In the Literature
Consumer surveys indicate that between 12 percent and 42 percent of U.S. adults report that they or a loved one has experienced a medical injury. Little is known, however, about patients' ability to recognize such events or understand the definition of clinical terms like "medical error" or "adverse event."
In the Commonwealth Fund–supported study, "Patient-Reported Safety and Quality of Care in Outpatient Oncology," (Joint Commission Journal on Quality and Patient Safety; 33:2, 2007), researchers led by Saul N. Weingart, of the Dana-Farber Cancer Institute, sought to determine the extent to which patients can recognize medical errors.
Although one of five patients reported an unsafe experience, the researchers determined that only 31 percent of these patients actually identified a close call, medical error, or injury. Most reports, they found, could be categorized as service quality problems: long waits, miscommunication with clinicians, or dissatisfaction with the environment and amenities.
Categorizing Medical Errors
The researchers conducted their study at a Boston-based cancer center between February and September 2004, using four volunteer "patient-safety liaisons" to interview patients to identify possible incidences of medical error and injuries. Responses were reviewed and coded by the investigators in four categories: adverse events (injuries due to medical care rather than the natural course of illness); close calls (errors that could have caused injury but resulted in no harm); medical errors with minimal risk of harm (including tests or treatments that did not affect outcomes); and service quality issues (including waits and delays, poor communication and information, and lack of respect for patient needs and preferences).
Defining Unsafe Care
Twenty-two percent of patients interviewed reported having experienced a "recent unsafe experience." But when the researchers examined the reports, they concluded that only 1 percent of the reported incidents resulted from medically induced injuries, and only 2 percent from close calls. Instead, more than half of the events reported by patients were classified by the reviewers as service quality incidents.
The authors give several possible reasons for this discrepancy, including a potential reporting bias on the part of long-term patients, who interact regularly and at length with the medical establishment. Experienced patients, the authors reason, "were more likely to report episodes of unsafe care, perhaps because they had more opportunities to be harmed." Experienced patients were also assumed to be less worried about alienating their caregivers with critical feedback. In addition, patients may have different ideas than clinicians about what constitutes an unsafe episode. "The vocabulary of patient safety is confusing to patients, and we offered no explicit definition," write the authors, adding that for patients, the idea of "unsafe care" brought up complaints about parking, security, delays, and emotional distress.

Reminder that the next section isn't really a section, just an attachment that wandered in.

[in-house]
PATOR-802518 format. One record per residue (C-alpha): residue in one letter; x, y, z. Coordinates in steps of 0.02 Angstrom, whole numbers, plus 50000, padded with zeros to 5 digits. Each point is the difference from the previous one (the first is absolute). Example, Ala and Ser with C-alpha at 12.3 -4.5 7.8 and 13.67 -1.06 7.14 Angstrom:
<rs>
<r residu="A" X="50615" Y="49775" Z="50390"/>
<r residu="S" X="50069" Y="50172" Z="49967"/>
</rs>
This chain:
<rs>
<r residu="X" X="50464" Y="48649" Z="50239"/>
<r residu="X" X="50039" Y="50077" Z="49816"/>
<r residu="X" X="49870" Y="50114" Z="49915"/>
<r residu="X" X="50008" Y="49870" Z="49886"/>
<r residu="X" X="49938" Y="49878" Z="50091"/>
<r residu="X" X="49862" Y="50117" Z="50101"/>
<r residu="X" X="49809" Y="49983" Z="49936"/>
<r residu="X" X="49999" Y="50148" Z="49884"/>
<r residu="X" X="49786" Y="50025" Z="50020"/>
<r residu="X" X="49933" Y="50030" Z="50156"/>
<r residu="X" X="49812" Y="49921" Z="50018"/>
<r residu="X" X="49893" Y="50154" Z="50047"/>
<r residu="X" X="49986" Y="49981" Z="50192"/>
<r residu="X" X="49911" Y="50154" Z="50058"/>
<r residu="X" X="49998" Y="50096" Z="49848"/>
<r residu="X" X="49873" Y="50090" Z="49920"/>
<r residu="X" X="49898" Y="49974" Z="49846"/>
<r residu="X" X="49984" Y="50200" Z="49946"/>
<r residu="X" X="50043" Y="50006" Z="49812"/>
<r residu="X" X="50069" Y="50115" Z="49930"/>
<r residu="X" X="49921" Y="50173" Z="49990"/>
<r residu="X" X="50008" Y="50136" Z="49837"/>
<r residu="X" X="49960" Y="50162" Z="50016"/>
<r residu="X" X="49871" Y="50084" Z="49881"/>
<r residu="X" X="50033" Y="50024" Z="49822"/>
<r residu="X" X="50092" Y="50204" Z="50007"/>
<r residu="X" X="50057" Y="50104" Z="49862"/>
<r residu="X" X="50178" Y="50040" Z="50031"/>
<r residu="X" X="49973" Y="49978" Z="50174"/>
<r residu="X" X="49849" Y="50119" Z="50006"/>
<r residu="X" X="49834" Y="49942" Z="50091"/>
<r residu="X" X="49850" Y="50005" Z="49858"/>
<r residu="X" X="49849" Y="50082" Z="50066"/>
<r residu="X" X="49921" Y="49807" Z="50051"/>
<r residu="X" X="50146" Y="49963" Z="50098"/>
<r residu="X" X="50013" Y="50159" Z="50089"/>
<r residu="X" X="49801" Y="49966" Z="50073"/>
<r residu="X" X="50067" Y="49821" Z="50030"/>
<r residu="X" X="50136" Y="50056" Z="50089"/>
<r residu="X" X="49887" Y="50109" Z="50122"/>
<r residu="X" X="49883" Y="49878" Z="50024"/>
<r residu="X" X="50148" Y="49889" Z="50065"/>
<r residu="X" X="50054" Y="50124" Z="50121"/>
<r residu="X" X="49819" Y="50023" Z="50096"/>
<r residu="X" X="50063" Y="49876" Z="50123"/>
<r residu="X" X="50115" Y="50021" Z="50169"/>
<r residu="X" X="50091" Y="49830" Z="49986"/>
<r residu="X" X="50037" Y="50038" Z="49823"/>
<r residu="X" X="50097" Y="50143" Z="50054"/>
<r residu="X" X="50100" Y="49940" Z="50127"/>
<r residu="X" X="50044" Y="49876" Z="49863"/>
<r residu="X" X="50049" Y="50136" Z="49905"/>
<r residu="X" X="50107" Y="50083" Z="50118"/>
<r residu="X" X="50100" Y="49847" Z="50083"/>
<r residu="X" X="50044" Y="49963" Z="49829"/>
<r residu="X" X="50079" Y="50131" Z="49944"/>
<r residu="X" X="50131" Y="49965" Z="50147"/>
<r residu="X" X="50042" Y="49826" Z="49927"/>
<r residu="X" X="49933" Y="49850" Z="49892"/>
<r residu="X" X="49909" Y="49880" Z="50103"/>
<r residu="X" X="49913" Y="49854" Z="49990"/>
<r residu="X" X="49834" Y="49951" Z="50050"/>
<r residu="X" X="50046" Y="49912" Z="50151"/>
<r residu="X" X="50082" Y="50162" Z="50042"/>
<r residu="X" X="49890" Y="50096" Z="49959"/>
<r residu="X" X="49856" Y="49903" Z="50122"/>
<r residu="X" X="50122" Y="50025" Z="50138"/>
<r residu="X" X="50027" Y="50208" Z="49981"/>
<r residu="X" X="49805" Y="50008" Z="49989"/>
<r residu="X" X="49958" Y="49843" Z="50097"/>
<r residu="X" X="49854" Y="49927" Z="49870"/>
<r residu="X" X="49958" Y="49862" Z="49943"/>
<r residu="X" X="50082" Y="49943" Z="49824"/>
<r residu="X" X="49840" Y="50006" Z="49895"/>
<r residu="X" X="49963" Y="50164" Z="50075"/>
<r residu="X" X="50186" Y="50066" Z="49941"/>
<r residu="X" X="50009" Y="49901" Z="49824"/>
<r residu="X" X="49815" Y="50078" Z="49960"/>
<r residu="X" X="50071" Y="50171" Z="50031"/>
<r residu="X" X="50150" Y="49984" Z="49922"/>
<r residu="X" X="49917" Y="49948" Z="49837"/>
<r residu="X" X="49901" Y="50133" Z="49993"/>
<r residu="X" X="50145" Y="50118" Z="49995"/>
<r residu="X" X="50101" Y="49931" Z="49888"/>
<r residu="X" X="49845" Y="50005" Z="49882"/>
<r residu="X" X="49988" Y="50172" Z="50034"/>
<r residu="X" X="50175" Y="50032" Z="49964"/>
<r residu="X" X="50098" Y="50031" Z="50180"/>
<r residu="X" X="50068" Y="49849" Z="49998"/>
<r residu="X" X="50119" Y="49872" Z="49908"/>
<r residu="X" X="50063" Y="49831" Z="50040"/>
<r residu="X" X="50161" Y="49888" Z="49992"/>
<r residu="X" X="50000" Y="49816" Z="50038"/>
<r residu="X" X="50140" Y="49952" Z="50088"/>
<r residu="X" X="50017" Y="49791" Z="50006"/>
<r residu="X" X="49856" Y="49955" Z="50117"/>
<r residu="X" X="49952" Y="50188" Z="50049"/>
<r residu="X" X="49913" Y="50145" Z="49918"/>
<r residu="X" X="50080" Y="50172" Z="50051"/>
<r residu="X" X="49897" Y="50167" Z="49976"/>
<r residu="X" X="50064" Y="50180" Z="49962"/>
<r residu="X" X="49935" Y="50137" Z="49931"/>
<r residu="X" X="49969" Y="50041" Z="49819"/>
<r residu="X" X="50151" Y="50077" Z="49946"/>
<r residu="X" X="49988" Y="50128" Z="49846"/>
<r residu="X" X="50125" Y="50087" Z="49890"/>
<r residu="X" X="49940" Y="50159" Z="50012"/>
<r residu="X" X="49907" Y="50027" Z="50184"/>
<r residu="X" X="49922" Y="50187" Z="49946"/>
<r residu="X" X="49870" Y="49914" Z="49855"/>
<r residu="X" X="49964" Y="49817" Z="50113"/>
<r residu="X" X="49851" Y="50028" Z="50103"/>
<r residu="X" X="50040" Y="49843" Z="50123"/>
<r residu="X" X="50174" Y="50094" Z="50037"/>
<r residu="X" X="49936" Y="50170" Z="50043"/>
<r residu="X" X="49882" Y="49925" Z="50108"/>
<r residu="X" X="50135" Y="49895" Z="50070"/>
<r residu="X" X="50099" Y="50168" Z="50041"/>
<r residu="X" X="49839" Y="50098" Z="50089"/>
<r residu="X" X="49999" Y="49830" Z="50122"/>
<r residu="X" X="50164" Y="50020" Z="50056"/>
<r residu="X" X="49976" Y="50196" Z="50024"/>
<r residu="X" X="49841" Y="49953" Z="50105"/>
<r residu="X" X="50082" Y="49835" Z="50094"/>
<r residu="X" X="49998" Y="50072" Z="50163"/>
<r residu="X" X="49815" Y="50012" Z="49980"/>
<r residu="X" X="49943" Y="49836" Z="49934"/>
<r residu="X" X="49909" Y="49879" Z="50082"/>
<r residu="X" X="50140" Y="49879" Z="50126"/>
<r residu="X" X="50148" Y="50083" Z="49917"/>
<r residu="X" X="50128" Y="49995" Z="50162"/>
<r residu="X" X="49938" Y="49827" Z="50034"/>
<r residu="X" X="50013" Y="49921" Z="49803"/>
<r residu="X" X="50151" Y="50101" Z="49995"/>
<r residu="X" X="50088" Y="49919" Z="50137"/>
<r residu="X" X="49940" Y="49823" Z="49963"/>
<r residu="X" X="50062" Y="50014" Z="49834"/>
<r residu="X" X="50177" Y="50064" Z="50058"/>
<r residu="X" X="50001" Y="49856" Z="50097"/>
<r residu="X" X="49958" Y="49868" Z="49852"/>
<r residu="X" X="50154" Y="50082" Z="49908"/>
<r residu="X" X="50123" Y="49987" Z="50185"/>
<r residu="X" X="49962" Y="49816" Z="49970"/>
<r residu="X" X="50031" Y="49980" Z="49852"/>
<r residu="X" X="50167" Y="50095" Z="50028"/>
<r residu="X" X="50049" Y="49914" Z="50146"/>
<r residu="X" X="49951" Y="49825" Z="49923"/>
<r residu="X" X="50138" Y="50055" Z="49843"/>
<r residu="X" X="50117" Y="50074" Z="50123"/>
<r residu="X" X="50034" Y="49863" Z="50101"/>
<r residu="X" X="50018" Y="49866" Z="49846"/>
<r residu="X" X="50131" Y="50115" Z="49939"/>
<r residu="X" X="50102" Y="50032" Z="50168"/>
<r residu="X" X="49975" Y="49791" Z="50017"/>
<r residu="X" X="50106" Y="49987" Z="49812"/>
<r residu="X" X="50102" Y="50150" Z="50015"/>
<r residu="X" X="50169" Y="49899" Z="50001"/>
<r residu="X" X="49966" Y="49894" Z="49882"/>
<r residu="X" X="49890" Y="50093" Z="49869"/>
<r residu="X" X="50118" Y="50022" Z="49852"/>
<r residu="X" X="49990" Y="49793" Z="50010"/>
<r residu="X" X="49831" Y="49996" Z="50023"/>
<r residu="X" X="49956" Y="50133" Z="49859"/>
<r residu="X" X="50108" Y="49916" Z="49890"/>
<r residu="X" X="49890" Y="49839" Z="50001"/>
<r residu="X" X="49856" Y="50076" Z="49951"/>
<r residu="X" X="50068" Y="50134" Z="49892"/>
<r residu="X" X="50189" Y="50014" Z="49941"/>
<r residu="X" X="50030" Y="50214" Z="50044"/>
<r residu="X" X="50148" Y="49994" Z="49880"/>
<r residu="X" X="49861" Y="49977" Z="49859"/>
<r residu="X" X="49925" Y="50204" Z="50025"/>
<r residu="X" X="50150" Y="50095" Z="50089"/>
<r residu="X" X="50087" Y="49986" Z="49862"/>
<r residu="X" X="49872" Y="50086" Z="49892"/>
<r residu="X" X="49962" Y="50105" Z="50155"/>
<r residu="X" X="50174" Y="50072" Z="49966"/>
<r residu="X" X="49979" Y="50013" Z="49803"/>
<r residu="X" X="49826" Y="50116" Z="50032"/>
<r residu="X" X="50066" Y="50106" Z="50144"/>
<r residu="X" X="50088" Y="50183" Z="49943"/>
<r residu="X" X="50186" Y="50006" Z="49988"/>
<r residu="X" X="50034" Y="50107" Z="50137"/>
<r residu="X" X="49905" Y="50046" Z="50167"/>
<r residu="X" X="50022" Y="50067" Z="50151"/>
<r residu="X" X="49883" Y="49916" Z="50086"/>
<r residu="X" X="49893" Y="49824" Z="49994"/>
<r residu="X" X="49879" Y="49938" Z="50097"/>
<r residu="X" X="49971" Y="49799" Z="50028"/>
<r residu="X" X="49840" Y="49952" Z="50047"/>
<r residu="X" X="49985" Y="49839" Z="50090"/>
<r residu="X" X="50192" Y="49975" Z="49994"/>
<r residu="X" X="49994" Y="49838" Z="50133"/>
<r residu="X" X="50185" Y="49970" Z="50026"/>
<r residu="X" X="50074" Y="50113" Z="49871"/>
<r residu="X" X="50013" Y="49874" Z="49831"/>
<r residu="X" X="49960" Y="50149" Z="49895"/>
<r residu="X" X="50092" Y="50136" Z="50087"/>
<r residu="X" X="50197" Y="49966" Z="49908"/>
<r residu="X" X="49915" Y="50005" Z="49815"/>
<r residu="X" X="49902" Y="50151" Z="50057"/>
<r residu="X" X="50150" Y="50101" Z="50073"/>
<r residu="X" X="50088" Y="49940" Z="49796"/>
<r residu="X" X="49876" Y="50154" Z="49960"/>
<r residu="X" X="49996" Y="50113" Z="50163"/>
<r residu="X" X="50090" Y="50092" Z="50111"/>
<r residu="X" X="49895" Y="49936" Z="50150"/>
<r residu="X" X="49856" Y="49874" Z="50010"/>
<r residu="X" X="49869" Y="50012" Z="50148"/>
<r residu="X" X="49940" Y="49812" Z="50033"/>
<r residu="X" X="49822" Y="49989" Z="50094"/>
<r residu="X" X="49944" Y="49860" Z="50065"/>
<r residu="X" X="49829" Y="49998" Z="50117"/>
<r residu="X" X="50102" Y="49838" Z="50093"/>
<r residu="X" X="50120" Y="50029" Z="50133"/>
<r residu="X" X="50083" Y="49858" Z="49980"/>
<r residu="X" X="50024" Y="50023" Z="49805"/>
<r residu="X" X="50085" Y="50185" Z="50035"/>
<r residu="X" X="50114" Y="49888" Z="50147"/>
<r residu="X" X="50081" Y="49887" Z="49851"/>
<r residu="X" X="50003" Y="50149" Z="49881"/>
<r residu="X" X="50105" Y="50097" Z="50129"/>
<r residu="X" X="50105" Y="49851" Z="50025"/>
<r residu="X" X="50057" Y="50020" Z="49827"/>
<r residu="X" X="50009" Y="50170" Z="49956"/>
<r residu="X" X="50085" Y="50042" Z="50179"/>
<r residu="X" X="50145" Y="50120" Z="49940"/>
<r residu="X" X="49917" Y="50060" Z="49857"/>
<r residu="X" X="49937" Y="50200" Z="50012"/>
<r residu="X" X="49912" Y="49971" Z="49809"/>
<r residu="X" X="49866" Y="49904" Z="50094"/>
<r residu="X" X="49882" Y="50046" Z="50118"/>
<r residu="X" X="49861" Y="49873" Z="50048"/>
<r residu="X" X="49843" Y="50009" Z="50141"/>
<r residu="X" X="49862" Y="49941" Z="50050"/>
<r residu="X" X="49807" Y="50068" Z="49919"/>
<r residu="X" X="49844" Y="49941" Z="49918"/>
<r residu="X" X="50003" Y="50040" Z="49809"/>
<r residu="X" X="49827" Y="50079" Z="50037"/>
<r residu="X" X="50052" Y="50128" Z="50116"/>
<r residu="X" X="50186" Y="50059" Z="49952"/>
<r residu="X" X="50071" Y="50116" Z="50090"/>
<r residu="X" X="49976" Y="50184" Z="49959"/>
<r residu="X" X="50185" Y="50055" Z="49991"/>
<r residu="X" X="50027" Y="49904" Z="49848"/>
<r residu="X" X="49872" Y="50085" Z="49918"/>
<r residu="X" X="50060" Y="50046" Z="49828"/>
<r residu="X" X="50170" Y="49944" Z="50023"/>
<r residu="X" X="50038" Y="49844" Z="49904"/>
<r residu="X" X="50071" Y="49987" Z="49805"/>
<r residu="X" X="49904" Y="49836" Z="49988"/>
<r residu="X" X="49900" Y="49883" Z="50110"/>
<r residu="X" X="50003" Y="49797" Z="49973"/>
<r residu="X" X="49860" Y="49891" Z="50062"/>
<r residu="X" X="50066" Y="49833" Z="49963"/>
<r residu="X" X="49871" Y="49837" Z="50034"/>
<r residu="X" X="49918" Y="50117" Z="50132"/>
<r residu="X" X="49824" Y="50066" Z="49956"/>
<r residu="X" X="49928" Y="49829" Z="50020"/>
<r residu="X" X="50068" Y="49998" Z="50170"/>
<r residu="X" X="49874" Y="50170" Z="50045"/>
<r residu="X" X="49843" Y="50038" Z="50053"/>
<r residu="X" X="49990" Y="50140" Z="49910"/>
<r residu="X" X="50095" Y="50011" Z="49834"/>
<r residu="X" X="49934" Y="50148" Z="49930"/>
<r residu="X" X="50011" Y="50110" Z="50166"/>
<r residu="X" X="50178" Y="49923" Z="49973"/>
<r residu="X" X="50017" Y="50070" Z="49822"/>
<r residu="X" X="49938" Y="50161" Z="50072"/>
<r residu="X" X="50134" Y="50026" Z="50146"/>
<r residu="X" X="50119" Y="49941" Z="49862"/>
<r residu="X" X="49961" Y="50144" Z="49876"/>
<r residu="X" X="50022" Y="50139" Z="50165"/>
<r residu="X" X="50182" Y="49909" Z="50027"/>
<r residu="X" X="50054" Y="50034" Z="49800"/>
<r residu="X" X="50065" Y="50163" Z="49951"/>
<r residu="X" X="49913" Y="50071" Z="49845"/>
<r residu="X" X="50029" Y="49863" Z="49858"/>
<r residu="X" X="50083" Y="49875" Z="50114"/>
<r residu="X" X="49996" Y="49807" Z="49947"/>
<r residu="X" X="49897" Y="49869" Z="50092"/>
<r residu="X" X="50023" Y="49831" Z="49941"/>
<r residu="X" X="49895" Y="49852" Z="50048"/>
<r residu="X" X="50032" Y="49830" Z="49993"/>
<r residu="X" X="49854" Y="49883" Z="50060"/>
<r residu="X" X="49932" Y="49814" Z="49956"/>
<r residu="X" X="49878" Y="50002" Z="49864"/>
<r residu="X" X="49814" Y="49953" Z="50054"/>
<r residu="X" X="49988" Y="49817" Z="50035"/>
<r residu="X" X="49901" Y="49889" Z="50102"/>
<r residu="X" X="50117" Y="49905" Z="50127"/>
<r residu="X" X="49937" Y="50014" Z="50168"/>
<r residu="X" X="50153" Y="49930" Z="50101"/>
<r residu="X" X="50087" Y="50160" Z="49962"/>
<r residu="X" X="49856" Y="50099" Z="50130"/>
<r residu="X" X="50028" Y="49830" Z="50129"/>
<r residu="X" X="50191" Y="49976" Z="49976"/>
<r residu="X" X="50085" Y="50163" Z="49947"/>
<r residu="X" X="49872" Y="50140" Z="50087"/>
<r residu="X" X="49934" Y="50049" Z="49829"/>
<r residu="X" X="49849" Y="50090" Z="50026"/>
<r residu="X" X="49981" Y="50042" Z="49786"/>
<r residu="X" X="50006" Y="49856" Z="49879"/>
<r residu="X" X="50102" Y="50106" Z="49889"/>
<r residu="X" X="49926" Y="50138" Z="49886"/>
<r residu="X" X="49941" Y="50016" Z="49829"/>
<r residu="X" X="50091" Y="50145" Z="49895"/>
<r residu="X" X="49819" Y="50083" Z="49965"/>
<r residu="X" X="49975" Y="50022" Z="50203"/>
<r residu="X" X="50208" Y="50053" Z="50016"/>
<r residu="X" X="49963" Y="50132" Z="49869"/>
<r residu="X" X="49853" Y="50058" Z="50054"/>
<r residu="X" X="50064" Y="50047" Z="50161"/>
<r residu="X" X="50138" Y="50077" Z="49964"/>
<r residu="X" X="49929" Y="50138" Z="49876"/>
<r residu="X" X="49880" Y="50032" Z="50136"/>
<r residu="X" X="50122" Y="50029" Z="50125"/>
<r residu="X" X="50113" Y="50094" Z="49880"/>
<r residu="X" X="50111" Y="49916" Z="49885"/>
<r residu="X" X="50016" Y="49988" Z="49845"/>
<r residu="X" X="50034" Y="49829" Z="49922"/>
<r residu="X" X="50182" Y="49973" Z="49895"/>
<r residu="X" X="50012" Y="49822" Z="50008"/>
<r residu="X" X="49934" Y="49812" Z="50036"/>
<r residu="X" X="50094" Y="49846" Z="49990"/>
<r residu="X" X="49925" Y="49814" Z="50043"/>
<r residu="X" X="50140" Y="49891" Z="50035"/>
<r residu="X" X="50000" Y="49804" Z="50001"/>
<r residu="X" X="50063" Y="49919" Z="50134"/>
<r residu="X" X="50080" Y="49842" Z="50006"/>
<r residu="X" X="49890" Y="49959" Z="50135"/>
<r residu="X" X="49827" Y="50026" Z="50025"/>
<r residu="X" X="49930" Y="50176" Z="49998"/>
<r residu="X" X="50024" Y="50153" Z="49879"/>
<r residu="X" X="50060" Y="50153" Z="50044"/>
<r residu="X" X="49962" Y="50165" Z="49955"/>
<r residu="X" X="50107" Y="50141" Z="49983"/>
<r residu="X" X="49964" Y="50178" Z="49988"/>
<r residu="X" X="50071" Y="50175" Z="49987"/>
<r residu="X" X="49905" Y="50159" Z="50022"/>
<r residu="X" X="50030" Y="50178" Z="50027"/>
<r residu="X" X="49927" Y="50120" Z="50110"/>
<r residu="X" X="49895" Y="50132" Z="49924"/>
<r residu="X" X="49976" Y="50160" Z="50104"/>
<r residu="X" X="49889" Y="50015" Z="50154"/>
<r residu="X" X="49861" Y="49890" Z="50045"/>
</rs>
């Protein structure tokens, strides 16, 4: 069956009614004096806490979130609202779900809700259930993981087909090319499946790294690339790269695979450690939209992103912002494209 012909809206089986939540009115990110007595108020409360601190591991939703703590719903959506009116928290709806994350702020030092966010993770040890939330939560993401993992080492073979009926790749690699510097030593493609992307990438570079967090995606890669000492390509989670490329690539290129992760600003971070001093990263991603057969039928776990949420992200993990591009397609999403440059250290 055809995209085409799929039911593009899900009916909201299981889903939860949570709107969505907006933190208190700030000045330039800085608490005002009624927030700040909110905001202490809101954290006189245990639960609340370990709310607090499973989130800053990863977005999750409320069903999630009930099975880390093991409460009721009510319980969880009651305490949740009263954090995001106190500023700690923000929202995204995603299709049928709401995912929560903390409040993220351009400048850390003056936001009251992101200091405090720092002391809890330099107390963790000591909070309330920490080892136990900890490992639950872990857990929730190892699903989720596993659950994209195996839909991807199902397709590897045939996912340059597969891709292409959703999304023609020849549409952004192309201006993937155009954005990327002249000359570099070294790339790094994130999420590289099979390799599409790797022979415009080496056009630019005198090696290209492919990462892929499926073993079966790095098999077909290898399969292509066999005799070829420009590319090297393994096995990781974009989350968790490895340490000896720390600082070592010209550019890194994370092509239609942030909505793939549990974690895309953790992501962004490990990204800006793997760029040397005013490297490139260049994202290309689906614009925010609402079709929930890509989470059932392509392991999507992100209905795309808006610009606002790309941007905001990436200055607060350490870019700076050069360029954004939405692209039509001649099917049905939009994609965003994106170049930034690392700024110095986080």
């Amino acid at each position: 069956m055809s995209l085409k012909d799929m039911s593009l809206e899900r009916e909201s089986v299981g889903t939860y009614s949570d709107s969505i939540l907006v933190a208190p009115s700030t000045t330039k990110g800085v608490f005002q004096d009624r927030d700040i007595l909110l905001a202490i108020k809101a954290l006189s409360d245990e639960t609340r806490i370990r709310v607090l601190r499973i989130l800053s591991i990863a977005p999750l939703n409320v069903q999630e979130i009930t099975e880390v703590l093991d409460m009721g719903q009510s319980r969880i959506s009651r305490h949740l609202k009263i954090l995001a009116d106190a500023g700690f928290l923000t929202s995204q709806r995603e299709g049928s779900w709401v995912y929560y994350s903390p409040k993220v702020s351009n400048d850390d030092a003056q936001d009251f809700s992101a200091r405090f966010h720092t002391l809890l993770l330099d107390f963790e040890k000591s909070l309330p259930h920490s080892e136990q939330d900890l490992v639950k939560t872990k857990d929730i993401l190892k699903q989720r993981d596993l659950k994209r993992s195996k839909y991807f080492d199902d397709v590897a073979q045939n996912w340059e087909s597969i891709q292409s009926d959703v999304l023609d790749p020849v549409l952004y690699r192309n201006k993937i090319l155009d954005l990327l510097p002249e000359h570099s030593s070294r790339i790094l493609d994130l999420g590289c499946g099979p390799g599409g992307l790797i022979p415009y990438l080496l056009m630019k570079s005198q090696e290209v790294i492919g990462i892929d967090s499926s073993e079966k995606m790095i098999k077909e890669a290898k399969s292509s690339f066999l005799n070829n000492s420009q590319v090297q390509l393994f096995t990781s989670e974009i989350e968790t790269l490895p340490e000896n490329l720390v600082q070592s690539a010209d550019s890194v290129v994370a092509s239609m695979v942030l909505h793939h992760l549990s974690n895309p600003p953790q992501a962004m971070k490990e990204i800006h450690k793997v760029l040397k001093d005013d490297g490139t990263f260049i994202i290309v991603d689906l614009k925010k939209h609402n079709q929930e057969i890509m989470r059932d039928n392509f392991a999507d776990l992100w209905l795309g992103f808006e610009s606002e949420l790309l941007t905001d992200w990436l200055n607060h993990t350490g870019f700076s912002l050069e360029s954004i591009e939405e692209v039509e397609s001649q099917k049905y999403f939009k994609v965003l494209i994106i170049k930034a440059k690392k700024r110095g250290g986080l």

Of 193 patients interviewed, 93 (48%) reported 121 separate incidents during the course of their care that caused them concern. Of these reports, the reviewers classified two incidents as adverse events, four as close calls, 14 as medical errors without a risk of harm, and 101 as service quality incidents. The adverse events included an MRI procedure in which a technician missed the vein and caused a tissue infiltration, and an incident where a patient who was not given antiemetics before radiation became nauseated.
Of the 101 service quality incidents, 30 percent could be attributed to waits and delays, including waiting for physicians or lab tests, scheduling an appointment, and getting admitted to the hospital. Another 21 percent of service complaints resulted from poor communication, and an additional 12 percent from environmental factors, ranging from bad elevator service to inadequate coffee and snacks. "Patients may perceive that these inconveniences signal problems with the overall process of care," write the authors. "If the pharmacy experiences chronic delays, how do we trust that the chemotherapy is prepared reliably?"
Despite a few limitations—analysis restricted to a single facility, possible bias among patient safety liaisons, interviews not monitored or recorded—this study indicates that patients can play a role in patient safety and also that patients view service problems as potential red flags about the quality and safety of treatment. "This association between patient perception of safe care, medical injury, and service quality merits further study," the authors conclude.
Facts and Figures
- The nurse, clinic assistant or facilitator, or attending oncologist were involved in one-third of the service quality incidents. In about 40 percent of the cases, investigators were not able to identify the involved party.
- Investigators confirmed no adverse events, close calls, or harmless errors among 29 of the 42 patients who reported "unsafe episodes."
- Patients who received care at the center for more than three years were more likely to report a recent experience of unsafe care than patients with a shorter duration of care.